Another item in this area worth noting is the Key-E M.2 socket for Wi-Fi. While the board lacks Wi-Fi out of the box, you can just purchase a CNVi-based compatible card (which generally costs around $30 or less), drop it in the socket, and install drivers to enable Wi-Fi. I’d like to see all boards include Wi-Fi, as most users will want to connect their systems wirelessly at some point. But I understand a Wi-Fi card adds to the bill of materials and can be counterintuitive to the true budget nature of the board.
Three PCIe slots and two M.2 sockets live in the middle of the board. The primary graphics slot (top) is reinforced to prevent shearing and mitigate some EMI. This slot (and the full-length bottom slot) connects through the CPU and runs at PCIe 4.0 x16 (no PCIe 5.0 slots). The bottom slot is PCIe 4.0 x4. Last, the small x1 and bottom full-length slot sources its lanes through the chipset and runs at PCIe 4.0 x1.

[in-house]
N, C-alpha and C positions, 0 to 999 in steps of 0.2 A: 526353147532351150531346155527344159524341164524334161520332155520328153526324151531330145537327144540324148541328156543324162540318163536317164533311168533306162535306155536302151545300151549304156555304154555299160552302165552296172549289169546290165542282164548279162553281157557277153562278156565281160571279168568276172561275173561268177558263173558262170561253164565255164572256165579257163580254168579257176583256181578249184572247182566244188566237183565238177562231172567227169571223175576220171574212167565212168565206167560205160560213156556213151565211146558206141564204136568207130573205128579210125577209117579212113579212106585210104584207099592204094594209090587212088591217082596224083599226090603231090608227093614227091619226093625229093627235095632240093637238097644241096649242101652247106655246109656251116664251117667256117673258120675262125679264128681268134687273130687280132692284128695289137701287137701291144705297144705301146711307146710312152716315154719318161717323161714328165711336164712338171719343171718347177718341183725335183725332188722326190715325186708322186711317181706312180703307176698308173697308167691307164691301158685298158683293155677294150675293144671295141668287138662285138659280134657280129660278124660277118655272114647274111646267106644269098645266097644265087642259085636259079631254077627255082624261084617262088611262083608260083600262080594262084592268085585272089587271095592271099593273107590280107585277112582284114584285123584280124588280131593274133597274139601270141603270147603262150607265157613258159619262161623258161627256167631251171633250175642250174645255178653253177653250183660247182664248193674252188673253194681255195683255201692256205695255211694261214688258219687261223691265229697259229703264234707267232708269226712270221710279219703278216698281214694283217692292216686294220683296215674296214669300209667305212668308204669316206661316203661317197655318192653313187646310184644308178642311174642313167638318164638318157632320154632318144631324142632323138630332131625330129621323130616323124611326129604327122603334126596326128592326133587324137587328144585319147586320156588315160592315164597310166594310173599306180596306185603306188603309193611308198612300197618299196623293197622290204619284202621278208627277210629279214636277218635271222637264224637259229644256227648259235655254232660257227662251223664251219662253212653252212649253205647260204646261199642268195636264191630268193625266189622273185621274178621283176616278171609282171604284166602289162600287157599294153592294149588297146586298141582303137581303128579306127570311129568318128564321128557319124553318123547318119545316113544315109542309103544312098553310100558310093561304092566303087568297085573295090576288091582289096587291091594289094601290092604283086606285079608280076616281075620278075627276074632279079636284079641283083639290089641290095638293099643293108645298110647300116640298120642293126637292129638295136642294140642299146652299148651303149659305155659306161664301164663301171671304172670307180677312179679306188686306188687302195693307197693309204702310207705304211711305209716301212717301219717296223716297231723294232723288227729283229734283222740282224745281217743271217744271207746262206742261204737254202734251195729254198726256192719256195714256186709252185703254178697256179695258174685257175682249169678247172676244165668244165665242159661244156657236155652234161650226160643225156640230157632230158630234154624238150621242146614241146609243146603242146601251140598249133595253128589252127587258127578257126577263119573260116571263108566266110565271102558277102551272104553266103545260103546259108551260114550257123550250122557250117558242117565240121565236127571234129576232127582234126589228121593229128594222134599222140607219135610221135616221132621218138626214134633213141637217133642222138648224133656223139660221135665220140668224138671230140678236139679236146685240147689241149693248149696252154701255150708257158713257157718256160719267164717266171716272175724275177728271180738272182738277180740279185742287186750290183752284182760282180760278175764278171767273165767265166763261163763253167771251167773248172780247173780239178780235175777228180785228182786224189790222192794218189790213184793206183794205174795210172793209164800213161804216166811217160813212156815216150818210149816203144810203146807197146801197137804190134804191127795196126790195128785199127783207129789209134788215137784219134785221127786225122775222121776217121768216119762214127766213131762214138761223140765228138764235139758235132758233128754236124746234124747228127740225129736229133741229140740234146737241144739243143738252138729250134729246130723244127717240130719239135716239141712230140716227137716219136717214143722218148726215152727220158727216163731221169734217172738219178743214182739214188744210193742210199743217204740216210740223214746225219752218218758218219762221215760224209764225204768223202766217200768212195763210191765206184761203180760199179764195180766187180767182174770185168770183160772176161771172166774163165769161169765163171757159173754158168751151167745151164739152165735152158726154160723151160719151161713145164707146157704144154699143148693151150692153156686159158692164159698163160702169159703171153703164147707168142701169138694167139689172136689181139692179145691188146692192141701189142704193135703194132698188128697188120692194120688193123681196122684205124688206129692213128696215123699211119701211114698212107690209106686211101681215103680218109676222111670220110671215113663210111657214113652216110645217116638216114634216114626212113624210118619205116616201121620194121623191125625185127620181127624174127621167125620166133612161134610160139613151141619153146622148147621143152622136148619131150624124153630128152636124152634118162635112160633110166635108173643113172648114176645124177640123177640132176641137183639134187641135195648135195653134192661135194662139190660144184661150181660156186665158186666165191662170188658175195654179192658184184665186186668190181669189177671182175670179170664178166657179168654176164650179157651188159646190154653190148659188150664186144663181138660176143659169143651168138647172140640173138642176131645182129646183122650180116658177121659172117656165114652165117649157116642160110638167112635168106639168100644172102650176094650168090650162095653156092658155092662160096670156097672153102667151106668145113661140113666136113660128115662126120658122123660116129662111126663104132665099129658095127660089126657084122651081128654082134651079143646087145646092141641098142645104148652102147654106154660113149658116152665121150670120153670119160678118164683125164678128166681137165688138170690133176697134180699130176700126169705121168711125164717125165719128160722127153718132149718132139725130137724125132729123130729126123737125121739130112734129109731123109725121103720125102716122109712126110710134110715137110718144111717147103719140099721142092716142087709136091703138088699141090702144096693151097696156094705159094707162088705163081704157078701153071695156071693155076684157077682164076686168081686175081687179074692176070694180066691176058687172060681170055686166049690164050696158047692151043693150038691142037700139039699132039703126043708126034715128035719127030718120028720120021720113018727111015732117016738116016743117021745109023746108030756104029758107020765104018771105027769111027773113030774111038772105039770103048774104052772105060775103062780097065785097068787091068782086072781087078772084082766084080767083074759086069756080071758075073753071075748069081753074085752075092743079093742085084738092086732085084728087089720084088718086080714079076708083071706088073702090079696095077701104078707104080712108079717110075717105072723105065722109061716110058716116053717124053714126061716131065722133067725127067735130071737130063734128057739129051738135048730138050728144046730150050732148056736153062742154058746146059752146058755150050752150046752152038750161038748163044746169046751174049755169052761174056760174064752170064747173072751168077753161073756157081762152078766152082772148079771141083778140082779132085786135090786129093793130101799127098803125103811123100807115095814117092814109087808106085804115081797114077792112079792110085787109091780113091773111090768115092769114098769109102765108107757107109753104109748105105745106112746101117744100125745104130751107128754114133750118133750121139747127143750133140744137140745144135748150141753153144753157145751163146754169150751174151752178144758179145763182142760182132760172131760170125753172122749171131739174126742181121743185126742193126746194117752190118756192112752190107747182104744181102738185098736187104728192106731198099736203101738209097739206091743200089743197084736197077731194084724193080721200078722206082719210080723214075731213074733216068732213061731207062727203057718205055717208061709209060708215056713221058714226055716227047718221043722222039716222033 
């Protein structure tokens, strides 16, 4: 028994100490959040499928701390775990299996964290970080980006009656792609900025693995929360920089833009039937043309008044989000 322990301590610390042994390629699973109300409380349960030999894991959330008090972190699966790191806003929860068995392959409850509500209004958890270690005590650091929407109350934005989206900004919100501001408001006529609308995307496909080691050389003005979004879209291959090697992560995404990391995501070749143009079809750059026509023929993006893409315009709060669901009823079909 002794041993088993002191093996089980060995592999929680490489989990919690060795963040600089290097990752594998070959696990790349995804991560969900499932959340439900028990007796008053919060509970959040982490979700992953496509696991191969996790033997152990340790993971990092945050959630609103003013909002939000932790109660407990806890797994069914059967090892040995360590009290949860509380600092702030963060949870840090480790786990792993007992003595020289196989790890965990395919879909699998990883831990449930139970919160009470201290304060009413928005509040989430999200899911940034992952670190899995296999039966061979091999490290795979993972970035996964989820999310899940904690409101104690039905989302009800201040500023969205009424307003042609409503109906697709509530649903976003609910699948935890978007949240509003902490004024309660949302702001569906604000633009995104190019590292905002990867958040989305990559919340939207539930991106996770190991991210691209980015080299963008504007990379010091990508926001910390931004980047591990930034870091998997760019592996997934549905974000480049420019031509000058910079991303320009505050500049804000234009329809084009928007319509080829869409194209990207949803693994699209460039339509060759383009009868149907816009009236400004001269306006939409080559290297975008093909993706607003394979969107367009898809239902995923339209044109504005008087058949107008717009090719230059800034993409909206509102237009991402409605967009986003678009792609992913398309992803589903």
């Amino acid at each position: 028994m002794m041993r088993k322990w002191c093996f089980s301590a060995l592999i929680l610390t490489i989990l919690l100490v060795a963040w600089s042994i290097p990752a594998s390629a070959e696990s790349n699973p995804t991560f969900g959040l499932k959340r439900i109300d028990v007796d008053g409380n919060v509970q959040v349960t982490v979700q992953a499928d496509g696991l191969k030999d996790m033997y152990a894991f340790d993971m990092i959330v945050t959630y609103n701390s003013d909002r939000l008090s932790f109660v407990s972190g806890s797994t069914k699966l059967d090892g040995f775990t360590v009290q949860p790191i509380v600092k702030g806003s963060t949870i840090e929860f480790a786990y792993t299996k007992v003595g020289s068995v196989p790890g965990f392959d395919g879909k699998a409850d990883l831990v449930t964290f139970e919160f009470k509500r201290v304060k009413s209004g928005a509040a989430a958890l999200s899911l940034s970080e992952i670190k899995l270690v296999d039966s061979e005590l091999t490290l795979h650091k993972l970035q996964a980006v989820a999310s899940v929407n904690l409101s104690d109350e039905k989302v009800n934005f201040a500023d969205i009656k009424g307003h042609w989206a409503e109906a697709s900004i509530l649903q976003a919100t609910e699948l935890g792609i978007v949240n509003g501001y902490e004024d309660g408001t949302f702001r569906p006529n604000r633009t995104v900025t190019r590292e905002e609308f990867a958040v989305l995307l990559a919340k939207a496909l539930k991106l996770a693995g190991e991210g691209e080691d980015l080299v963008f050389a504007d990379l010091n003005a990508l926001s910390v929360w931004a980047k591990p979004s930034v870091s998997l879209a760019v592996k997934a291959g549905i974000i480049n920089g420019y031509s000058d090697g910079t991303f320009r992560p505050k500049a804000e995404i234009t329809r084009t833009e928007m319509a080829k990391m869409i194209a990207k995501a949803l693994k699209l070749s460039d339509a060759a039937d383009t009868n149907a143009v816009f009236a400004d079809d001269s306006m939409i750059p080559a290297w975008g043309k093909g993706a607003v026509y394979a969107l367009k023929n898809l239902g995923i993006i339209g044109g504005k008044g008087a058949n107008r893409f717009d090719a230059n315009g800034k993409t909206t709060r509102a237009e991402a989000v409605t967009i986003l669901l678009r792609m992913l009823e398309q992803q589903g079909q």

The top M.2 socket connects through the CPU and is your PCIe 5.0 x4 socket (128 Gbps). It has a heatsink. However, I don’t imagine it will do a great job with hot-running PCIe 4.0 x4 or newer PCIe 5.0 x4 drives, which should run even hotter. So if you have a high-end drive, you may want to use an aftermarket heatsink over what’s included here to prevent thermal throttling on sustained drive activity. The second M.2 socket gets its lanes from the chipset and runs at PCIe 4.0 x4 (64 Gbps).